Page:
San­drine Gres­sard Be­langer – Con­ser­va­tive is new to re­gion and to pol­i­tics

Stanstead Journal - - NEWS - Vic­to­ria Vanier

The Con­ser­va­tives have cho­sen a rel­a­tive new­comer to this re­gion, busi­ness­woman San­drine Gres­sard Be­langer, as their can­di­date for the Comp­ton-Stanstead rid­ing. Mrs. Gres­sard Be­langer moved to Comp­ton, where she owns the Auberge Aux Beaux Can­tons, in 2009. This busi­ness­woman, who lived around the world be­fore set­tling in Que­bec, also does con­fer­ences and train­ing in so­cial me­dia and on-line mar­ket­ing and founded a lo­cal lead­er­ship cen­tre for women.

Mrs. Gres­sard Be­langer is not only new to the re­gion, she’s also new to pol­i­tics, hav­ing joined the Con­ser­va­tives in Fe­bru­ary of this year af­ter be­ing ap­proached by them. “I’d never been a mem­ber of a po­lit­i­cal party but ev­ery time there was an elec­tion I had strong opin­ions...now I want to make a dif­fer­ence in our so­ci­ety. My fo­cal point is the hu­man be­ing at the heart of it all with the econ­omy and ev­ery­thing else sur­round­ing.”

“Peo­ple all have a cy­cle they want to ac­com­plish but if we do that with­out think­ing of the con­se­quences...There is a fun­da­men­tal dif­fer­ence be­tween men and women: it’s in­nate in women to think of con­se­quences. With more women in pol­i­tics we will fi­nally make de­ci­sions that make sense. That’s what I want to bring,” she added.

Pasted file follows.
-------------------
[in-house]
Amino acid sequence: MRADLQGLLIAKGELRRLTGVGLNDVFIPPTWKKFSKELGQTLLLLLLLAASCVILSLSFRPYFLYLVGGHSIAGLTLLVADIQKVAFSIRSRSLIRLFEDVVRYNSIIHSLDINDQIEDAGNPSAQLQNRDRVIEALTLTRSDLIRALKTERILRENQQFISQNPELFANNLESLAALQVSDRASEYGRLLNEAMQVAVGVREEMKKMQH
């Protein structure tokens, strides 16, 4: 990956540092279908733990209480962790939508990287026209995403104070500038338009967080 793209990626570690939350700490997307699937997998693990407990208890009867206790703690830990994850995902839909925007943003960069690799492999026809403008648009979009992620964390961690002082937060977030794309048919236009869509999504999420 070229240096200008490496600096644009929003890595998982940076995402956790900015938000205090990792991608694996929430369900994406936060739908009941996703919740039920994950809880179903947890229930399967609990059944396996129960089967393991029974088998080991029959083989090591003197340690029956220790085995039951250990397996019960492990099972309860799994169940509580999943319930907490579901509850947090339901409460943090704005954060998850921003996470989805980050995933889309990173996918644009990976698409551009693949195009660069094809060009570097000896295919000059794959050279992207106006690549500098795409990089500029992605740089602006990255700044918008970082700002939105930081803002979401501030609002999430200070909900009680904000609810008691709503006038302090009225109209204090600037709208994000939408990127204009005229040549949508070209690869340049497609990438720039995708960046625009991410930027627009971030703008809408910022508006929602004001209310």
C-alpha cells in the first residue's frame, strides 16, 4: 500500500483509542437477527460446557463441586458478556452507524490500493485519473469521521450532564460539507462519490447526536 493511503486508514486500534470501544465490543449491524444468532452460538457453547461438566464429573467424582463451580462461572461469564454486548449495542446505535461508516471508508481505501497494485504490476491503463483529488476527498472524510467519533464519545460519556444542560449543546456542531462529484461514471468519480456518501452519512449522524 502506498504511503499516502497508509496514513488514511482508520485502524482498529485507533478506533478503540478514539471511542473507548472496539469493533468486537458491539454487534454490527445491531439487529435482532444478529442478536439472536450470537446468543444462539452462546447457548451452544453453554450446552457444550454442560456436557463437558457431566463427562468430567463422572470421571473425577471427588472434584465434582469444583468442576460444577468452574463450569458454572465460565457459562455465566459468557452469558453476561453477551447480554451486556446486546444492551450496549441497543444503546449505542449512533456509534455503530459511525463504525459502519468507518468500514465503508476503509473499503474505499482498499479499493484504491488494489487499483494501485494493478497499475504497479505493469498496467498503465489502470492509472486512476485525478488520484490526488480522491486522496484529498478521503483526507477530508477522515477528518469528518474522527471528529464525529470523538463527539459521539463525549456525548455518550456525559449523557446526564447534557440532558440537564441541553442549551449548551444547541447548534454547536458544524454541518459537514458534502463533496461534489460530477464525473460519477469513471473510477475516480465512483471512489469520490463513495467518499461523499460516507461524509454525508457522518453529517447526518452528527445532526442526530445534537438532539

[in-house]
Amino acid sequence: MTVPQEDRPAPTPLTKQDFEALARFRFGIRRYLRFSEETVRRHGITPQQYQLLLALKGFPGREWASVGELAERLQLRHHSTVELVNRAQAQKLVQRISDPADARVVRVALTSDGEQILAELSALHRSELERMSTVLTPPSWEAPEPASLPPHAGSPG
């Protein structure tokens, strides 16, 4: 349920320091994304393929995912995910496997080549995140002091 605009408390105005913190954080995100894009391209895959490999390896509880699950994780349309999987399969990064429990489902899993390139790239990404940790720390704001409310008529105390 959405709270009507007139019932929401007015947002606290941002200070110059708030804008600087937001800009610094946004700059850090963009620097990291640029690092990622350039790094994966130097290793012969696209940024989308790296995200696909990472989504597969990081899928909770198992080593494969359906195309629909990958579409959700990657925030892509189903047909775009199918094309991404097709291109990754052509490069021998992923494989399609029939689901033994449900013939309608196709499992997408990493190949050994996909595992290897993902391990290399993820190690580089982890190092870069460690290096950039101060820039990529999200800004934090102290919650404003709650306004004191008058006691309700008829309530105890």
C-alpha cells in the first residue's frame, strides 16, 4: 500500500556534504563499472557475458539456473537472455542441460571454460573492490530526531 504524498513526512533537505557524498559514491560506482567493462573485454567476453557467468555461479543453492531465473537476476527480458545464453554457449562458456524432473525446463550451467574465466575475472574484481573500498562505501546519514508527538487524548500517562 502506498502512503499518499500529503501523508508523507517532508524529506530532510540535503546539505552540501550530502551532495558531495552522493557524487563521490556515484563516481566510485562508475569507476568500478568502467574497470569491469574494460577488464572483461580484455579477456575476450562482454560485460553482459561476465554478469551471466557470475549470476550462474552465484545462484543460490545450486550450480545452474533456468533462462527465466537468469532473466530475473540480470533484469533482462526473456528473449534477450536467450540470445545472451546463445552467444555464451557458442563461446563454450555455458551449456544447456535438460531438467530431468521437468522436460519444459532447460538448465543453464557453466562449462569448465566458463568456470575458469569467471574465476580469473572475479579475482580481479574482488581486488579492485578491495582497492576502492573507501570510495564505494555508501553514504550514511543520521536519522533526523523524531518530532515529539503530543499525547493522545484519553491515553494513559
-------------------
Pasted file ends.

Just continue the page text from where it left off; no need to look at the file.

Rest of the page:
When asked what, in her opin­ion, were the re­gion’s most press­ing is­sues, Mrs. Gres­sard Be­langer com­mented: “I’ve been do­ing a needs as­sess­ment, meet­ing with peo­ple in Stanstead, Ayer’s Cliff, East An­gus, Cook­shire-Ea­ton and other places. There’s a real prob­lem of jobs, bring­ing in­dus­try to the re­gion. I was flab­ber­gasted that some schools didn’t have day care and of the lack of pub­lic trans­port. How can peo­ple re­cy­cle them­selves to en­ter so­ci­ety? In Coat­i­cook they had huge job losses but now they have pub­lic trans­port and the CRIFA where peo­ple

Hu­man­ist per­spec­tive can get train­ing to change ori­en­ta­tions. We need to be in­spired by these suc­cess sto­ries and re­pro­duce them in other ar­eas. And I see the An­g­los suf­fer­ing just be­cause they are An­g­los, and that’s not right.”

The top pri­or­ity for this Con­ser­va­tive is mak­ing sure peo­ple have jobs and a roof over their heads. “When peo­ple can­not feed their kids, how can we fo­cus on any­thing else? Peo­ple don’t want to be on wel­fare but how do they get off? I’m cre­ative and I’m sure there are so­lu­tions, like why not have an em­ploy­ment coun­sel­lor from Ma­gog come to Stanstead once a week?”

Asked for a fi­nal com­ment, Mrs. Gres­sard Be­langer said: “Mrs. Bon­sant has been around now for seven years. I re­spect her as a per­son but what has she been do­ing? She says she’s ‘de­fend­ing’ our in­ter­ests, well I want to ‘pro­mote’ our in­ter­ests. The Bloc puts forth the im­age of a Que­bec that wants to get out of Canada, but that’s not what the ma­jor­ity want. We need to give a new im­age of who we are; we don’t have that now and it’s hurt­ing our econ­omy.”

“I want peo­ple to vote, no mat­ter who they vote for. Other places in the world peo­ple are be­ing killed to vote, so don’t throw your vote away,” con­cluded the Con­ser­va­tive.

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